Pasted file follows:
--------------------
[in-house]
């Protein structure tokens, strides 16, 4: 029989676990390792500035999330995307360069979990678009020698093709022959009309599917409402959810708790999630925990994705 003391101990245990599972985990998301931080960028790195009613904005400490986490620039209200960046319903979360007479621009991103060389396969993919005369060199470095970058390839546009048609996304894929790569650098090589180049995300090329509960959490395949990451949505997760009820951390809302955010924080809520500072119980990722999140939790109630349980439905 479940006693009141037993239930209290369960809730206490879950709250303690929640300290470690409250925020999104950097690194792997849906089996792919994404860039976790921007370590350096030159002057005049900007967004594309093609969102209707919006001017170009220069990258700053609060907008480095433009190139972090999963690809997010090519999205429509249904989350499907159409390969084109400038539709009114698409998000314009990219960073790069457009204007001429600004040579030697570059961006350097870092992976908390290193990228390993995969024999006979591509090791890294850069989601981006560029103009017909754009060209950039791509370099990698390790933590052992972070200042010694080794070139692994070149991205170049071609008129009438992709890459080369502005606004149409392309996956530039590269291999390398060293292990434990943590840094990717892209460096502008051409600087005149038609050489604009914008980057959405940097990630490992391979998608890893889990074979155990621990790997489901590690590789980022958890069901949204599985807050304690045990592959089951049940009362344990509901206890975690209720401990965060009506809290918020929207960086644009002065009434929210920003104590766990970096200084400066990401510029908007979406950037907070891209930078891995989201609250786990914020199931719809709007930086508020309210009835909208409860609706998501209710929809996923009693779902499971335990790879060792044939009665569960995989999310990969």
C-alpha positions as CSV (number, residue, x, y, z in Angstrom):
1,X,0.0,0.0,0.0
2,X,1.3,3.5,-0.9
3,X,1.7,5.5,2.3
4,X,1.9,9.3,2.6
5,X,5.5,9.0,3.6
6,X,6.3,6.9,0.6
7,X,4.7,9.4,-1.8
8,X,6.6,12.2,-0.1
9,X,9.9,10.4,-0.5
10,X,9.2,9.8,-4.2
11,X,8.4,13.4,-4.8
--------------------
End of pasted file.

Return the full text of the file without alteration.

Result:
[in-house]
């Protein structure tokens, strides 16, 4: 029989676990390792500035999330995307360069979990678009020698093709022959009309599917409402959810708790999630925990994705 003391101990245990599972985990998301931080960028790195009613904005400490986490620039209200960046319903979360007479621009991103060389396969993919005369060199470095970058390839546009048609996304894929790569650098090589180049995300090329509960959490395949990451949505997760009820951390809302955010924080809520500072119980990722999140939790109630349980439905 479940006693009141037993239930209290369960809730206490879950709250303690929640300290470690409250925020999104950097690194792997849906089996792919994404860039976790921007370590350096030159002057005049900007967004594309093609969102209707919006001017170009220069990258700053609060907008480095433009190139972090999963690809997010090519999205429509249904989350499907159409390969084109400038539709009114698409998000314009990219960073790069457009204007001429600004040579030697570059961006350097870092992976908390290193990228390993995969024999006979591509090791890294850069989601981006560029103009017909754009060209950039791509370099990698390790933590052992972070200042010694080794070139692994070149991205170049071609008129009438992709890459080369502005606004149409392309996956530039590269291999390398060293292990434990943590840094990717892209460096502008051409600087005149038609050489604009914008980057959405940097990630490992391979998608890893889990074979155990621990790997489901590690590789980022958890069901949204599985807050304690045990592959089951049940009362344990509901206890975690209720401990965060009506809290918020929207960086644009002065009434929210920003104590766990970096200084400066990401510029908007979406950037907070891209930078891995989201609250786990914020199931719809709007930086508020309210009835909208409860609706998501209710929809996923009693779902499971335990790879060792044939009665569960995989999310990969």
C-alpha positions as CSV (number, residue, x, y, z in Angstrom):
1,X,0.0,0.0,0.0
2,X,1.3,3.5,-0.9
3,X,1.7,5.5,2.3
4,X,1.9,9.3,2.6
5,X,5.5,9.0,3.6
6,X,6.3,6.9,0.6
7,X,4.7,9.4,-1.8
8,X,6.6,12.2,-0.1
9,X,9.9,10.4,-0.5
10,X,9.2,9.8,-4.2
11,X,8.4,13.4,-4.8